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An unconventional series based around the Dublin Murder Squad, French’s novels, from 2007’s In the Woods to 2016’s The Trespasser, appear at first glance police procedurals but upon closer examination are deeply nuanced character studies. There is no one central protagonist but rather the amorphous squad itself that is carried through each successive installment, with a supporting detective in one novel taking center stage in the next episode. The crimes are never far from the surface and always grim—Irish crime fiction has a knack for bleakness—but it’s French’s cops, up against seemingly impossible choices, both morally and professionally, that drive each successively satisfying plot.
Photo by Kathrin Baumbach
There’s always something not quite right in Hannah’s novels and a woman at the center who can’t quite pinpoint what it is. Her two leads, Detectives Charlotte “Charlie” Zailer and Simon Waterhouse, often play second fiddle to the perplexing event at the heart of Hannah’s stories. In Little Face (first released in 2006 by Soho Press and reissued as a Penguin paperback in 2008), Alice Fancourt returns home after leaving her baby with her husband for the first time and discovers the child has been swapped, but no one believes her. In Kind of Cruel (2013), insomniac Amber Hewerdine is arrested for the brutal murder of a woman she’s never met. Like that rock thrown into the pond, all the ripples in a Hannah novel, however small, are connected. And they’re all equally unnerving.
Unsettling psychological portraits interspersed with love and death were Highsmith’s calling card, from The Price of Salt (1952), and the five novels featuring the dangerously handsome Tom Ripley, to the ultimate you-kill-mine-I’ll-kill-yours murder swapping tale, Strangers on a Train (1950). Highsmith’s characters were always as complicated, if not more so, than the plots they inhabited, perhaps none more so than the debonair Mr. Ripley, who when he wanted something or someone, he simply killed for it. Married life doesn’t always suit Highsmith’s characters (see 1954’s The Blunderer), but it’s the way that these characters decide to deal creatively with their marital responsibilities that fascinates.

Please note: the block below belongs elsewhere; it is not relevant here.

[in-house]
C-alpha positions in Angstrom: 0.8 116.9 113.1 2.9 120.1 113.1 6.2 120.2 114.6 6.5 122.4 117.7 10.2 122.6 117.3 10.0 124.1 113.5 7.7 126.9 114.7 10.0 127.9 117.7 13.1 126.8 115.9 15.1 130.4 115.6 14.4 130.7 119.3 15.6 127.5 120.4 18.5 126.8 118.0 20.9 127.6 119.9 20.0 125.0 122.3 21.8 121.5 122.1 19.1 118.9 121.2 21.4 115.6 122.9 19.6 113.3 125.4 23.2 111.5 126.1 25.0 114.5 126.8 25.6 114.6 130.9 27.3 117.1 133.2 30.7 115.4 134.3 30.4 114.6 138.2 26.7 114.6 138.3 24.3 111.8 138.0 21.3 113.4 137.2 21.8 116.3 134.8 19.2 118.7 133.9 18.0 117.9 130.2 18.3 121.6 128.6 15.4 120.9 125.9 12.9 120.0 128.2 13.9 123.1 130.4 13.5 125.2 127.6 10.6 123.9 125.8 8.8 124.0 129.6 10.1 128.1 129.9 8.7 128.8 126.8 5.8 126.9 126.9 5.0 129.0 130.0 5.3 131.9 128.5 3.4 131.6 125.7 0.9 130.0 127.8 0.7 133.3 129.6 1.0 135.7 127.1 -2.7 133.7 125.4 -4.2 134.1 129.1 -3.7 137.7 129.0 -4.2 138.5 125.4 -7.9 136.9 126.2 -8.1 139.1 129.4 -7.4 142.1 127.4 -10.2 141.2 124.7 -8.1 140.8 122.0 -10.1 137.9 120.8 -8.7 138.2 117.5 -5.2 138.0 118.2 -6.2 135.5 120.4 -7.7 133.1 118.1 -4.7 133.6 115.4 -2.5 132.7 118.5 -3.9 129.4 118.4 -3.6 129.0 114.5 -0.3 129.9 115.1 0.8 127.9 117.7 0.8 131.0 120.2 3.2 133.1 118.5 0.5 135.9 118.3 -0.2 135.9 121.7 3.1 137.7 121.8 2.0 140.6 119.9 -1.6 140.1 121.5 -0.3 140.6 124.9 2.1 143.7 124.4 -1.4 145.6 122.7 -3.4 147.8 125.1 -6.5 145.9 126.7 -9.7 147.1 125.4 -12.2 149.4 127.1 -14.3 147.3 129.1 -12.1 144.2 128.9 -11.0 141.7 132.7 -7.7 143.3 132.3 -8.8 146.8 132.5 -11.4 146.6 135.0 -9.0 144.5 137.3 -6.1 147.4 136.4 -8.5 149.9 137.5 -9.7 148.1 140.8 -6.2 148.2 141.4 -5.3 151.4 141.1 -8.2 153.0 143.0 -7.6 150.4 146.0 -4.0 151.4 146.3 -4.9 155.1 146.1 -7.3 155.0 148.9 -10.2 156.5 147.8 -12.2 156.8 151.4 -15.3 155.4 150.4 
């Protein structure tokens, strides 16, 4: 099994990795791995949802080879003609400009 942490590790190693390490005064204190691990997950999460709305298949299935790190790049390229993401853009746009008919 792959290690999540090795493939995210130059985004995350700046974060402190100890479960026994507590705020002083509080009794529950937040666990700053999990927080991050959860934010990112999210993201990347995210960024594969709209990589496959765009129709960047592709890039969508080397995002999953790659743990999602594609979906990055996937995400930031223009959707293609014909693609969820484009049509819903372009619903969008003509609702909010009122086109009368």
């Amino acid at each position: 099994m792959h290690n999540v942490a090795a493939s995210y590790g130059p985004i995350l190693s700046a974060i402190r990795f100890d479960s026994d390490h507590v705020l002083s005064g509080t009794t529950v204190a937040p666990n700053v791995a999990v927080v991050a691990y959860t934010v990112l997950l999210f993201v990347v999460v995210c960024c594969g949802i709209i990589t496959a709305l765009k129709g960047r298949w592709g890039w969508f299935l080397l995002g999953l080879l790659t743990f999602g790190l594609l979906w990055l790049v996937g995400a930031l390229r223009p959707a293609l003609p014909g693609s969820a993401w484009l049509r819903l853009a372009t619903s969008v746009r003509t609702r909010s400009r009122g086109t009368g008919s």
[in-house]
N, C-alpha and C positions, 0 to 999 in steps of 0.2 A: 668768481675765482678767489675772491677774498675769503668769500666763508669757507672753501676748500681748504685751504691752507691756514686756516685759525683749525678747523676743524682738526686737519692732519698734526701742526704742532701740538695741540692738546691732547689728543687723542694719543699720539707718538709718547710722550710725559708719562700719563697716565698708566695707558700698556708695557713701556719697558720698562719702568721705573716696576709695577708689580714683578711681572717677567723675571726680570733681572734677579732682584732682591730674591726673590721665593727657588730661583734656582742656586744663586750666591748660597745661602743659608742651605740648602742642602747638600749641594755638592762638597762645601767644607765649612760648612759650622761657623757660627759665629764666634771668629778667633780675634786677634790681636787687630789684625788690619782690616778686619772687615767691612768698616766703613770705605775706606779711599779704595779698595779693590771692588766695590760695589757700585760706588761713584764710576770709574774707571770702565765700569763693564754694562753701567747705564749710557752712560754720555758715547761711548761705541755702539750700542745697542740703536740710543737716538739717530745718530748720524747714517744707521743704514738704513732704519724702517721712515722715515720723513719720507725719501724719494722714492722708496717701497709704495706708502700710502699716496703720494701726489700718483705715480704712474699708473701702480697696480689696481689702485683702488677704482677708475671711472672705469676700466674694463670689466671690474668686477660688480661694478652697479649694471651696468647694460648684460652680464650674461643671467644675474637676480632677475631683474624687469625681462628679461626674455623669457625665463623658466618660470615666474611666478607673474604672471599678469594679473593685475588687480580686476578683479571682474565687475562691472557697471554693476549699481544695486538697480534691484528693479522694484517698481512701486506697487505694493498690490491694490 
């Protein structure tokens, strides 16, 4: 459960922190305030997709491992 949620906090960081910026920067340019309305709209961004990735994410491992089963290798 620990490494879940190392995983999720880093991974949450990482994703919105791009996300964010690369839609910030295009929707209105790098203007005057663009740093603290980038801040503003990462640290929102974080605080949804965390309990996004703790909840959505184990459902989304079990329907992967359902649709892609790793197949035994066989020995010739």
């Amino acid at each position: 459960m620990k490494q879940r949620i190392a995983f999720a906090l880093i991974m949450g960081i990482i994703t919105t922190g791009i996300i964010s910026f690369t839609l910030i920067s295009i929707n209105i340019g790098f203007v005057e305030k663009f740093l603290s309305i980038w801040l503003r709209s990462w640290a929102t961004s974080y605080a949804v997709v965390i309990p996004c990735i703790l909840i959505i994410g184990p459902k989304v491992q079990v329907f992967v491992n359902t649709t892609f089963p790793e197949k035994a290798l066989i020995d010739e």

Photo by Marion Ettlinger
Despite Millar’s popularity in the 1950s, her work unfortunately fell out of print before being resurrected recently, most notably in Soho Syndicate’s 2016 Collected Millar: The Master at Her Zenith, which includes the novels Vanish in an Instant (1952), Beast in View (1955), An Air That Kills (1957), and The Listening Walls (1959). Known for pioneering work that highlights the grey areas in a time when things were supposed to be starkly black and white, Millar delved into the psychology of women, the divisions of class, and the dark abyss of loneliness. Her characters are often social misfits, with sharp edges when they should be soft, and soft when they’re expected to be tough. Millar’s focus on her characters’ interiority gives readers an insight that, while enlightening, can be an all-too-familiar kind of dismal.
One of the founding voices in British psychological suspense, beginning with To Fear a Painted Devil (1965), Rendell published steadily for more than four decades, both under her own name and under the pseudonym Barbara Vine. In addition to her more traditional series featuring Chief Inspector Wexford, Rendell wrote of morally ambiguous characters, such as those in A Judgment in Stone (1977), who were mired in obsession, beset by jealousy, and often apparently incapable of not committing crimes. As Vine, she often explored the dirty secrets families keep hidden, as in The Dark-Adapted Eye (1986).
Photo by Tim Duncan
Most active during the 1940s, the reclusive Woolrich (who also wrote as William Irish and George Hopley) penned subtle tales of psychological horror and unease in which the victims didn’t always escape in the end. Though he’s fallen mostly out of print, Woolrich is best known for his 1942 short story “It Had To Be Murder” (the basis for Alfred Hitchcock’s Rear Window) and his “black novels,” which included The Bride Wore Black (1940), The Black Angel (1943), and Rendezvous in Black (1948).